Cultural Critics Are Speaking the Language of Astrology… And They Have No Idea
The greatest gift astrology has to offer this moment is an outsider framework for understanding and critiquing narratives.
I doubt the author realizes it, but The Atlantic’s “How America Fractured into Four Parts” by George Packer builds on and can be read through the lens of an astrological transit that is dominating 2021, the Uranus/Saturn square.
The Uranus/Saturn square is about the clash of opposed forces: tradition and revolution. Saturn, the symbol that represents the authority and commitment to traditional societal structures, is standing against Uranus, the symbol that represents revolution and freedom.
We have been seeing this transit playing out in the streets in the Black Lives Matter movement, the assault on the US Capitol, the farmers’ revolts in India, and resistance to public health measures like mask mandates.
Astrology doesn’t predict which side in these conflicts will win. It only tells us that this is a time for society to be shaken up.
Packer’s article builds on the narrative of the transit by viewing society as divided into two sets of opposed tradition/revolution narratives:
Real (Middle) America vs. Smart (Upper Middle Class Urban) America
Free (Libertarian) America vs. Just (Social Justice) America
The meta-narrative of the article — the story about these four stories — describes an America we all recognize from (social) media.
Like all meta-narratives, however, it is only good at describing the world contained within its map.
Packer’s story misses the wanderers, the people on the margins, the people who have moved between these groups and now belong to none of them.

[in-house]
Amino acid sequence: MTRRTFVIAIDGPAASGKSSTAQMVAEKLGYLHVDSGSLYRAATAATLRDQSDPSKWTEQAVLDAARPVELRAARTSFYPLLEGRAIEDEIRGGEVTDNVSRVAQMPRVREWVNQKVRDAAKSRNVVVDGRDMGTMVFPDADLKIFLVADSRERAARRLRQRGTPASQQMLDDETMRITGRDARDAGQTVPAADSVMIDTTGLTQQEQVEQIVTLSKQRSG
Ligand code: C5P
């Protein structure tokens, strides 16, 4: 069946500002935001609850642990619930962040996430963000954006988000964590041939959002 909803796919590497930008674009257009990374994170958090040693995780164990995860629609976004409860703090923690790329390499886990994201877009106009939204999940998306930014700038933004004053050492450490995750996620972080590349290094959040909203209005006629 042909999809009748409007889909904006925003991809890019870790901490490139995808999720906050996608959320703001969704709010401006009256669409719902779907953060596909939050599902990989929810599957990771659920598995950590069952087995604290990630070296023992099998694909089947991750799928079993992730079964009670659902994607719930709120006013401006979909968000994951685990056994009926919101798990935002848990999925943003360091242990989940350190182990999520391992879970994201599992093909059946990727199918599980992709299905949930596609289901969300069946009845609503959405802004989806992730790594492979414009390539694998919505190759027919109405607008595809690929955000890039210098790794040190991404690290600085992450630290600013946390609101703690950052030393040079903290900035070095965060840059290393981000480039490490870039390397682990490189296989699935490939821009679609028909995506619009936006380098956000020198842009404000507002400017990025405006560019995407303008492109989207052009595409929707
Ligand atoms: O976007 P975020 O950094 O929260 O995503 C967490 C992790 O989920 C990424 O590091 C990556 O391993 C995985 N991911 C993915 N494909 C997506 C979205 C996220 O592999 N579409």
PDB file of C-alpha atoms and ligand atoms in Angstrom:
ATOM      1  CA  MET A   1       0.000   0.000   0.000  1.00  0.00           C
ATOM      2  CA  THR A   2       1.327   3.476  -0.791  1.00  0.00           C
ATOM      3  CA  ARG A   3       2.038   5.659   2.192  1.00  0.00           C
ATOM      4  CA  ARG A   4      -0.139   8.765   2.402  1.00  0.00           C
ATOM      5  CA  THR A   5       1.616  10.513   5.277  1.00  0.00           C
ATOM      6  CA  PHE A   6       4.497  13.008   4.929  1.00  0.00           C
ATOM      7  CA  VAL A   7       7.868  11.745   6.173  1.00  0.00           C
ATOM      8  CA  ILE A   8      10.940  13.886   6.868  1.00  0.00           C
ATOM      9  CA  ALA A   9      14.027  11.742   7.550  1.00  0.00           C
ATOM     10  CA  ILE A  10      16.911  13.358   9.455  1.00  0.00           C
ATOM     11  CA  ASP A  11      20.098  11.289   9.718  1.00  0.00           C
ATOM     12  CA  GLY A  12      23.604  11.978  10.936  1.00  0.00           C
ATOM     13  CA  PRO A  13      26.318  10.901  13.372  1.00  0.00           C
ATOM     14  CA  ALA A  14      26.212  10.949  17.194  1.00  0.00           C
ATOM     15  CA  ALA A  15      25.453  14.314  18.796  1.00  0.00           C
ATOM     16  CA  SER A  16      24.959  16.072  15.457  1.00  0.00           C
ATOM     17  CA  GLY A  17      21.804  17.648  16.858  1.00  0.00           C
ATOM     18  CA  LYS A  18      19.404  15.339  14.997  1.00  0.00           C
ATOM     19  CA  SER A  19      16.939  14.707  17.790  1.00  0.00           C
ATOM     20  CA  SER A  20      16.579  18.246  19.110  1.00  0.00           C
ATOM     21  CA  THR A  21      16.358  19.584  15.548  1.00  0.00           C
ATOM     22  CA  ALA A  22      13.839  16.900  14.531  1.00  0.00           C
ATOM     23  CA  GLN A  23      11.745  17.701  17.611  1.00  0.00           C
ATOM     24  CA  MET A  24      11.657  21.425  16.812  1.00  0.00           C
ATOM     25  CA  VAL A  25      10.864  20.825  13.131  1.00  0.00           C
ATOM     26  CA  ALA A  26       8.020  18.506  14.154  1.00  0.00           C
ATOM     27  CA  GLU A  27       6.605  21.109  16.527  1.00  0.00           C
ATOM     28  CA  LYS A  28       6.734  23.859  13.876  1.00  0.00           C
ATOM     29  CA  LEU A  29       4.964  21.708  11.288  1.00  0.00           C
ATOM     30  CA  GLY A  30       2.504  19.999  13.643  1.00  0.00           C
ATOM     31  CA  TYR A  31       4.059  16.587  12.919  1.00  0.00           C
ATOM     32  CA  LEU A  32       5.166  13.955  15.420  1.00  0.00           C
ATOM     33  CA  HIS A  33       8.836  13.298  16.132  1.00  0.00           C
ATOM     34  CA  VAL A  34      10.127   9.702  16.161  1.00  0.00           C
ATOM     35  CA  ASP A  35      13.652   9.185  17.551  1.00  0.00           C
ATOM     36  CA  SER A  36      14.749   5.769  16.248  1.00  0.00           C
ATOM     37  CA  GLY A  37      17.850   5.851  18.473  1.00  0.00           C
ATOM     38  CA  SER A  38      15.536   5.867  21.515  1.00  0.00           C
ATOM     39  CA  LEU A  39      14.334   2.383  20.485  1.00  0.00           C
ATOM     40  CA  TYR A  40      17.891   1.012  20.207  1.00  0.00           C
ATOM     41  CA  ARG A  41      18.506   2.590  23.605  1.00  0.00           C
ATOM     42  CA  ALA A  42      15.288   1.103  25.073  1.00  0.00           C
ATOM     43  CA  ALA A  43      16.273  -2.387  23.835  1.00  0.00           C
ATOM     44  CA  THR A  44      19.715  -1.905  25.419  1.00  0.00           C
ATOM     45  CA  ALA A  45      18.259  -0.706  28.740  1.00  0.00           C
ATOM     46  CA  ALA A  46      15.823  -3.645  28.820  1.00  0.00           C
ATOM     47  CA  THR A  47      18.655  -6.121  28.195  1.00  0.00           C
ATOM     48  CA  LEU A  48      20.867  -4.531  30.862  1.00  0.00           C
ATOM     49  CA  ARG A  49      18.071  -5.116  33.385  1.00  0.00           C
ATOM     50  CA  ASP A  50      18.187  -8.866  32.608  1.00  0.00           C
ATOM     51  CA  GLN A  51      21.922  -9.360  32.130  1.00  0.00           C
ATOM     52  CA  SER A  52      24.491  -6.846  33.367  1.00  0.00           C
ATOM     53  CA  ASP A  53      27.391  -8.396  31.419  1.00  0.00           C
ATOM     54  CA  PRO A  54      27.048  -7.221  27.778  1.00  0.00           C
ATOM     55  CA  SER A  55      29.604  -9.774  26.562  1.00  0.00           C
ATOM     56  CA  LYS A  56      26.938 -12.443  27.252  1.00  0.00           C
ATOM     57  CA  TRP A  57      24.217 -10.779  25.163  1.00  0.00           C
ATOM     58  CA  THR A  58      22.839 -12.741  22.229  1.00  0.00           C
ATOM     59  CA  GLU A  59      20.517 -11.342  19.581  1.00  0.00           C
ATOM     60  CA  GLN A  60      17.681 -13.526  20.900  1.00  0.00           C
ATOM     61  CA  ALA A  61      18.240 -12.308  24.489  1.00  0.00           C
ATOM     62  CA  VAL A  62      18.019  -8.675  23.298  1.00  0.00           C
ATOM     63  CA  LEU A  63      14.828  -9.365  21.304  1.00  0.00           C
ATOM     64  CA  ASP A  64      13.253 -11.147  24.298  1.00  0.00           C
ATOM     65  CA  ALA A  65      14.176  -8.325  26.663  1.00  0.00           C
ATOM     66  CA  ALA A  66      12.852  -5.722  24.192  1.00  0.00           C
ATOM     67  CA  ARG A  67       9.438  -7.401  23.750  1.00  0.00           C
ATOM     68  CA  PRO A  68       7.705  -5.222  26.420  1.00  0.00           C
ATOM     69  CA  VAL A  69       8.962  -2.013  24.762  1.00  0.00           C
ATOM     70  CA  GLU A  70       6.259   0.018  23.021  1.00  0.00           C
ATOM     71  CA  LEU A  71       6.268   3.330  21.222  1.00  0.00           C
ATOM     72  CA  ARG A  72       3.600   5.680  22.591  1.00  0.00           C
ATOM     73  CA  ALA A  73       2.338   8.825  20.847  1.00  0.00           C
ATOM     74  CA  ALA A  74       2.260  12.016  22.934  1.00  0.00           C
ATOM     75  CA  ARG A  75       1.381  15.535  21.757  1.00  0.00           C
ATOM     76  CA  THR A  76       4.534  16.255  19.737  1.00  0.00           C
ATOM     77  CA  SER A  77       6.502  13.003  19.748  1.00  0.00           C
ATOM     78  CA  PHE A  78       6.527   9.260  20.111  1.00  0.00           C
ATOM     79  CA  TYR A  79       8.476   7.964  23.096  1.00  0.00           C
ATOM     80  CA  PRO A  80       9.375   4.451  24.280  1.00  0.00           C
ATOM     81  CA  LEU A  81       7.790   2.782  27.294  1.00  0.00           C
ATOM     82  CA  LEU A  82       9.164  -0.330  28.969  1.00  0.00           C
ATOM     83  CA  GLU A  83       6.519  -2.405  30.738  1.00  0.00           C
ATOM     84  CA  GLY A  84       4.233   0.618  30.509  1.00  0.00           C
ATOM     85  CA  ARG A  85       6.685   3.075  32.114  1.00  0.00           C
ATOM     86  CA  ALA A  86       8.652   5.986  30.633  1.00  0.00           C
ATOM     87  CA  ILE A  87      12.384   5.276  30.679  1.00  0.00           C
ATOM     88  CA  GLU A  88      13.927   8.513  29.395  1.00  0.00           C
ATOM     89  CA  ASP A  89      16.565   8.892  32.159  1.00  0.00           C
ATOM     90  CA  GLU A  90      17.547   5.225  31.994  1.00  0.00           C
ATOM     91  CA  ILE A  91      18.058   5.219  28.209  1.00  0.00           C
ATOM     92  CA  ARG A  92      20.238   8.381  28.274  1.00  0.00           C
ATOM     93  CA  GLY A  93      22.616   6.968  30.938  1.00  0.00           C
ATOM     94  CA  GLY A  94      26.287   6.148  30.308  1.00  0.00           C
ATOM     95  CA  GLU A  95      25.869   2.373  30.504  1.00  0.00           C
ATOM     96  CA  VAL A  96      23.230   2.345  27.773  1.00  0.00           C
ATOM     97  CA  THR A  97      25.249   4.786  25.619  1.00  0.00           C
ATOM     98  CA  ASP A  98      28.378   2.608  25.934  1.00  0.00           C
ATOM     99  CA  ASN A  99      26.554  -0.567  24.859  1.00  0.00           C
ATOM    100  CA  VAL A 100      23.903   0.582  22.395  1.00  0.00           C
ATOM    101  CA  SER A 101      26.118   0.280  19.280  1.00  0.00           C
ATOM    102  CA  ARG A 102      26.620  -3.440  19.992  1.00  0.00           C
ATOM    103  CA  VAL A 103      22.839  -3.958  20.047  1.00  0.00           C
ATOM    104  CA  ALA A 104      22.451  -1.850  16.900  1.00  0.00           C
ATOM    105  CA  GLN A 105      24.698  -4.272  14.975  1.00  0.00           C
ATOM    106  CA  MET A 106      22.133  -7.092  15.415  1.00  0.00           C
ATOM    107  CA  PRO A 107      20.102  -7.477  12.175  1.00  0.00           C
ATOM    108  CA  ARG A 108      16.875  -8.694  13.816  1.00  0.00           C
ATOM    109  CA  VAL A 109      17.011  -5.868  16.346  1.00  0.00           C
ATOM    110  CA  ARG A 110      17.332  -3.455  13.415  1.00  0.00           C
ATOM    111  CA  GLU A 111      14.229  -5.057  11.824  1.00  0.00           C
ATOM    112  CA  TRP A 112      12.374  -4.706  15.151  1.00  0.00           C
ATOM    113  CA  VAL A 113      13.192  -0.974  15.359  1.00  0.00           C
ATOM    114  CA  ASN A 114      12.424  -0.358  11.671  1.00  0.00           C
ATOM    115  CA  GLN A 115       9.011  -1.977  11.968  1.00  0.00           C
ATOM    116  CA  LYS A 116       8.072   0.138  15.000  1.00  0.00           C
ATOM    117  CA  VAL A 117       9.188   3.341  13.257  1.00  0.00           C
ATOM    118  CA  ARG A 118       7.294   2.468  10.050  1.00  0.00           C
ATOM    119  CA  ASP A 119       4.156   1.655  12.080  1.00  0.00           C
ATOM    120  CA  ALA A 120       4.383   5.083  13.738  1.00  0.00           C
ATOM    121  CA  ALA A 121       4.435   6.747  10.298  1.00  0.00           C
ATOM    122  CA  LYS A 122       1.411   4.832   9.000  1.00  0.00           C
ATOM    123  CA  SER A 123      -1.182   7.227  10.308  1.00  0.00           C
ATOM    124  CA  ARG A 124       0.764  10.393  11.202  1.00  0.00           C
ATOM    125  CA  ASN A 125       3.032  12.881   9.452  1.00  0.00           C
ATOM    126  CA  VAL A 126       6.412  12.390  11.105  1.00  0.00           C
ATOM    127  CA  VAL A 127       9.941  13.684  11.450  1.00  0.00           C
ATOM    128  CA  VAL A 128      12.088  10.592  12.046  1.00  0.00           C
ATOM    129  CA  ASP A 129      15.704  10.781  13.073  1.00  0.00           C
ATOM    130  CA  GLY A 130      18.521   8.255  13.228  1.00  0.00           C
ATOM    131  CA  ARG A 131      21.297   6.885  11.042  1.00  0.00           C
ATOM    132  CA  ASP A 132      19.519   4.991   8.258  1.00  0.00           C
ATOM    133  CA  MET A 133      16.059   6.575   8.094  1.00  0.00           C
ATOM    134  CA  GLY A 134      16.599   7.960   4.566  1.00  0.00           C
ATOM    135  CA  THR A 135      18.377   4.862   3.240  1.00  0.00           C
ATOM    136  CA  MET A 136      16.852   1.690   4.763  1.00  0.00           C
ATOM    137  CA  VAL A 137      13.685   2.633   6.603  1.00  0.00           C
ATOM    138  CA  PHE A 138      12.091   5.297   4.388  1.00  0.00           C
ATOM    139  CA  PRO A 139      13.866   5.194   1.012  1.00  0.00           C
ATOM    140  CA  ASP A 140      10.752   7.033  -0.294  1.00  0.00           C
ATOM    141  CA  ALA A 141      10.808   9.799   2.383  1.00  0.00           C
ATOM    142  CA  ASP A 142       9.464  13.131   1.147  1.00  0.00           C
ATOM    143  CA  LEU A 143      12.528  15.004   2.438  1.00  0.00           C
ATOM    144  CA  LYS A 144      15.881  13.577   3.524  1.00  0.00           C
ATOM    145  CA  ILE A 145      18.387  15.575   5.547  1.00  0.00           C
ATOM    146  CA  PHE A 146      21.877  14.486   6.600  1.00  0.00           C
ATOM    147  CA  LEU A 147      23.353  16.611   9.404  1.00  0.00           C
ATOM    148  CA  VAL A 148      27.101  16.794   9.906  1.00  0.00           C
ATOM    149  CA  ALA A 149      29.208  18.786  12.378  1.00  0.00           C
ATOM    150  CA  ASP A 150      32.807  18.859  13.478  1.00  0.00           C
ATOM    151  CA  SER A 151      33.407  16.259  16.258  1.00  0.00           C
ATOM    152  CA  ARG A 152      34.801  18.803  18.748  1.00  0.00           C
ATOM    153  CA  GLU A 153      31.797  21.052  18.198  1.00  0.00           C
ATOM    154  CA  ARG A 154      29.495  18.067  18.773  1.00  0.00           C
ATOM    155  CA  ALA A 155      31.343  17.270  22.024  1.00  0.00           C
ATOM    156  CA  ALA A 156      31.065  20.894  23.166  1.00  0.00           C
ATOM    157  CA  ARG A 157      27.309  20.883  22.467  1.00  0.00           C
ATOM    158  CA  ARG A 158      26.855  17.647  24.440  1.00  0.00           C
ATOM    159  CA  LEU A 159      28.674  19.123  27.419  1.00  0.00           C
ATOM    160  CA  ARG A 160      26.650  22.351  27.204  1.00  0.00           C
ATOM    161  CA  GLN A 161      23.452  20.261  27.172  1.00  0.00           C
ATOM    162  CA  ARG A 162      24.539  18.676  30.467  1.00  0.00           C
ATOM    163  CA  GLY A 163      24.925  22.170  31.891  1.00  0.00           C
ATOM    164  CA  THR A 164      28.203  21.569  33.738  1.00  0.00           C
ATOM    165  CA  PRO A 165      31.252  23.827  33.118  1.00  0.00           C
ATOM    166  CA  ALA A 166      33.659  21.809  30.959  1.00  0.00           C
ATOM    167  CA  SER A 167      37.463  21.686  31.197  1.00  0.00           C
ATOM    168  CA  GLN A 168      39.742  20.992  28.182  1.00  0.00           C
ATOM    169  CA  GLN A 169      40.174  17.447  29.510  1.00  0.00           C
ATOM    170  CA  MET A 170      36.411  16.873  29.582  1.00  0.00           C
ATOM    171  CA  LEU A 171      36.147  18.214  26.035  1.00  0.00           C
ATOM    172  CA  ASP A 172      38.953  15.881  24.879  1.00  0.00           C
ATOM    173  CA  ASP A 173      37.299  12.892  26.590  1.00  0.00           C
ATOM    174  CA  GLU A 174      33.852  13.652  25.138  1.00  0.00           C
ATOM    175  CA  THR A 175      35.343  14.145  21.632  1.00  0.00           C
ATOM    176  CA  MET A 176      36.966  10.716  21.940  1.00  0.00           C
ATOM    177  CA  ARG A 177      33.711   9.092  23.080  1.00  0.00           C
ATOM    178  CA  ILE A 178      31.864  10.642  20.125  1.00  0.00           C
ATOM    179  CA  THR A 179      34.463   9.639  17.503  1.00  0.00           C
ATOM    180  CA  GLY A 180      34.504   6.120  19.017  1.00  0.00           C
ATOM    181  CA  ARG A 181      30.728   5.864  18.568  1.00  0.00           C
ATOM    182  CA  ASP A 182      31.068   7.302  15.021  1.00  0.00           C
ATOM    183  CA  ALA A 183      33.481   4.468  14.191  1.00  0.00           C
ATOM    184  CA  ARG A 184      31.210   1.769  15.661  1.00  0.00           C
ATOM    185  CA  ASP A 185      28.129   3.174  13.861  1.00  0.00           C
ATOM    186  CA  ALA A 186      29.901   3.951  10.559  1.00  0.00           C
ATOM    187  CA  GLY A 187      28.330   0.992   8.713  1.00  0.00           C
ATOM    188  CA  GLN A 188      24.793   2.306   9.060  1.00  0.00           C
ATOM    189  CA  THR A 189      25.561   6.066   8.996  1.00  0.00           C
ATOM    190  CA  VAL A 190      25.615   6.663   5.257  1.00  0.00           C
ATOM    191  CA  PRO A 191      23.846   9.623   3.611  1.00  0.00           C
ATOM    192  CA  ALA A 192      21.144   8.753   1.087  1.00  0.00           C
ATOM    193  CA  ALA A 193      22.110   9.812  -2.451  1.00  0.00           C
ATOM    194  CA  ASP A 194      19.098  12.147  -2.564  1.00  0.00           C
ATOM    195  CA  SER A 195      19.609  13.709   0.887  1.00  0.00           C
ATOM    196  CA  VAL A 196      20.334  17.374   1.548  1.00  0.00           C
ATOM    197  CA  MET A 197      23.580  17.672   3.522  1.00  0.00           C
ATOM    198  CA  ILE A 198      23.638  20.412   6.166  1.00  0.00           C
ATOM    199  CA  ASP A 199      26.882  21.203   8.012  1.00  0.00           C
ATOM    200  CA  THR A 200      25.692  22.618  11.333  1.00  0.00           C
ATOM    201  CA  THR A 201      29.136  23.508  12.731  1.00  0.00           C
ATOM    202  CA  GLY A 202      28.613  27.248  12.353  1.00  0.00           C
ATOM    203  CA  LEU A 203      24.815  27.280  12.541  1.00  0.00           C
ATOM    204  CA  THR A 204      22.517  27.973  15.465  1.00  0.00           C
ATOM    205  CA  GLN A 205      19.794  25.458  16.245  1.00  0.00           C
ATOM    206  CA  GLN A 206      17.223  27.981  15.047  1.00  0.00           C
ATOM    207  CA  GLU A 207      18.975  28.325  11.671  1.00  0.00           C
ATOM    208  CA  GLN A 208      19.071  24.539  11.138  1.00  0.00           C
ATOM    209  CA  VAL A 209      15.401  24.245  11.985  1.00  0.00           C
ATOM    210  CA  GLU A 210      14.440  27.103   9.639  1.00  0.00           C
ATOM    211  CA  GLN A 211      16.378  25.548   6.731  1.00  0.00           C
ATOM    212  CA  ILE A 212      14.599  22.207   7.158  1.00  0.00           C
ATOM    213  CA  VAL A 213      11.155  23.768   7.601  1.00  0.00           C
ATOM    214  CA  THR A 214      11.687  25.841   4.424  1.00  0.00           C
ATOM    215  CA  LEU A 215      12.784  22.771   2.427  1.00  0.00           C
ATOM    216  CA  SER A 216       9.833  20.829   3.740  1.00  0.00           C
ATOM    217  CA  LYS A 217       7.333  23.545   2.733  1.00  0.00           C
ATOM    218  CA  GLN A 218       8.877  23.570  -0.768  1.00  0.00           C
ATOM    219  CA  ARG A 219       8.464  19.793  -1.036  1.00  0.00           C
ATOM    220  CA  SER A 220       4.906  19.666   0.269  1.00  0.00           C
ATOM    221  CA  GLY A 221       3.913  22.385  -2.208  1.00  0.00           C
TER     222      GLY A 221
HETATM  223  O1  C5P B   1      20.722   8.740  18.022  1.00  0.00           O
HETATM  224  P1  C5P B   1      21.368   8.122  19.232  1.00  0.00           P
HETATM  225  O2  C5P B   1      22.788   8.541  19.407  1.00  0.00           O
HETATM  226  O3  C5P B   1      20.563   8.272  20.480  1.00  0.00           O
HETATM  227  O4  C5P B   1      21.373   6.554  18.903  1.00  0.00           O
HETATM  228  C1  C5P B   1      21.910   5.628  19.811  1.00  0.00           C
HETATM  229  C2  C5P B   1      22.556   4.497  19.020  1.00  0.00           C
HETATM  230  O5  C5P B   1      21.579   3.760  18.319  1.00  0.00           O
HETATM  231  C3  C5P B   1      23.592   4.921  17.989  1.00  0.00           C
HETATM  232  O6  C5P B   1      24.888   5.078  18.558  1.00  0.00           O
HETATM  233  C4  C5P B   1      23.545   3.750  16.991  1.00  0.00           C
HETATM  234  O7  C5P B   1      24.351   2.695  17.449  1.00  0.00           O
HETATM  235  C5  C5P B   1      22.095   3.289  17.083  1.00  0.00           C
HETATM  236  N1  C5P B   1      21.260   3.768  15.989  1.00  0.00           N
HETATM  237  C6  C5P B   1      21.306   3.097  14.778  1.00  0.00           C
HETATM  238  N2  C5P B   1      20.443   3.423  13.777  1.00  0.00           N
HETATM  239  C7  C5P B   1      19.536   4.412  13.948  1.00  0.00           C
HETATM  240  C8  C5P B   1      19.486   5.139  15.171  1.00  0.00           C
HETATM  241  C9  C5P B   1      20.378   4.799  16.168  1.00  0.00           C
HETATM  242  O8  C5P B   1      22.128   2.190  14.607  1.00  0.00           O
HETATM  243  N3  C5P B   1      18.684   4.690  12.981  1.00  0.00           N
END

I am one of those wanderers. I was born in Real America to parents with the foresight to see that world was dying. My parents knew the future for me lay in one of the other groups. They sent me to a Smart America high school and told me to go to college.
My parents didn’t really know how to get into Smart America. While my classmates studied with tutors for the SATs and clocked hours in extracurriculars, I worked at McDonald’s to buy clothes. No one could figure out why my class rank and test scores didn’t match my intelligence.
I graduated from a mid-tier school in 2009 and couldn’t convince anyone to give me an unpaid internship because all the available seats went to people still in school, at schools that gave them credit for internships.
I don’t have the education (or the salary) for Smart America. I’m overeducated for Real America or the libertarians.
But I can’t stand with Just America, either. I know that Real America isn’t the bastion of privilege Just America seems to think it is. I know that fight isn’t the real fight Just America should be fighting. It’s a distraction keeping them from dealing with real systemic issues.
What am I? I am what Kathleen Norris, another person who doesn’t belong to any of these groups, calls the Necessary Other.
The Necessary Other stands outside the narrative. There is no need for critique. The simple existence of the Necessary Other shatters the narrative.
…As long as the Necessary Other is visible.
And that is the challenge, convincing the algorithm to see us filling the margins with outsider stories, the messy marginalia pulling the eye away from the neat, official, printed text.
Like an astrologer with a graduate degree critiquing an article in The Atlantic.